PM staffers, Slater summoned to Sept 11 grilling by intelligence watchdog

A more public investigation: Slater faces media on his doorstep Saturday afternoon

UPDATE: At a standup press conference on the campaign trail, Mr Key confirmed several of his senior staff would appear in front of the Inspector-General of Intelligence and Security's inquiry.

Asked whether he would appear, the PM said, "Apparently not. there's a bit of confusion there."

However, a spokeswoman for the PM's office later issued a statement saying "There was no indication in the letter [from the IG] that the Prime Minister would be called personally and the Prime Minister's office is not aware that would be the case. In terms of Prime Minister's office staff, no date was given in the letter for the interviews to take place."

Labour leader David Cunliffe has called for a Royal Commission of Inquiry to restore public confidence. Mr Key said his case was "rock solid". He did not think the allegations were at a level that justified a Royal Commission.
 
The notices sent by the Inspector-General include a reminder that anyone who ignores her summons is liable on conviction to a fine of up to $5000.
 
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EARLIER: Cameron Slater has been summoned to face Inspector-General of Intelligence and Security Cheryl Gwyn on September 11.

Rumours have been circulating this afternoon that a number of figures in the Dirty Politics saga have received notices requiring them to appear for a pre-election grilling.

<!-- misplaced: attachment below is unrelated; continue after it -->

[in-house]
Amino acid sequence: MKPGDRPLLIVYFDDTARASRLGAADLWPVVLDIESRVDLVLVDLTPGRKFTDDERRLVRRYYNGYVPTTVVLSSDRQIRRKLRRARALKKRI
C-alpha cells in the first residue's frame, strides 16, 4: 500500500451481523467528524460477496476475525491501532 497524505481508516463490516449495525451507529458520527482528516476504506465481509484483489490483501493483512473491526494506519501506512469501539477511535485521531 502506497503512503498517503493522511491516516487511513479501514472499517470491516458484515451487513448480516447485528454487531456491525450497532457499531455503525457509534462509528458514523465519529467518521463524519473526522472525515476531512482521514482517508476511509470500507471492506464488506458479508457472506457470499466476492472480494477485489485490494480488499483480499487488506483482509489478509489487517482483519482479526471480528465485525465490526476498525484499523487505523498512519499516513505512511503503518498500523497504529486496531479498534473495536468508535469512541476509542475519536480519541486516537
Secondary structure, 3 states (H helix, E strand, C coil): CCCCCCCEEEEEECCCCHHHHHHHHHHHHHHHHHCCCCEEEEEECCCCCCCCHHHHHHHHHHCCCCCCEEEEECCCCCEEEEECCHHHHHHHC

A Fairfax report says Prime Minister John Key plus several senior members of his office including chief-of-staff Wayne Eagleson,  OIA specialist Sarah Boyle and former staffer Jason Ede are understood to have also received a summons.

Mr Slater is the first to go on record confirming to NBR he has received a formal notice requiring him to meet with the IG.

The notice was issued under Section 23 of the Inspector-General of Intelligence and Security Act (1996). 

On August 22, Ms Gwyn opened an investigation into the unusually rapid turnaround of SIS documents to Mr Slater following an Official Information Act request from the Whale Oil blogger in July 2011.

The IG is seeking to establish whether the SIS documents were declassified and released to Mr Slater "in order to be used for political purposes".

There have also been questions over whether then SIS head Dr Warren Tucker directly informed Prime Minister John Key about the release of the documents, which were embarrassing to then Labour leader Phil Goff. Mr Key and Dr Tucker both say a direct briefing did not take place, but that the PM's office was updated.

Questions have also been asked over whether Mr Slater was directed by government ministers or their aides to make specific OIA requests (something the Whale Oil blogger and his government contacts deny).

On August 22, Mr Key said he was comfortable with the IG accessing his staff's email as part of her investigation. He also told media that he was on holiday in Hawaii at the time his office was briefed on the release of the documents to Mr Slater. Asked if he could have been briefed by phone, Mr Key said he was happy to open his phone records to any inquiry.

The IG is not expected to report back on her investigation until well after the election.

Separately, also on August 22, Chief Ombudsman Dame Beverley Wakem said she would open an investigation into the way the Official Information Act is used.

ckeall@nbr.co.nz

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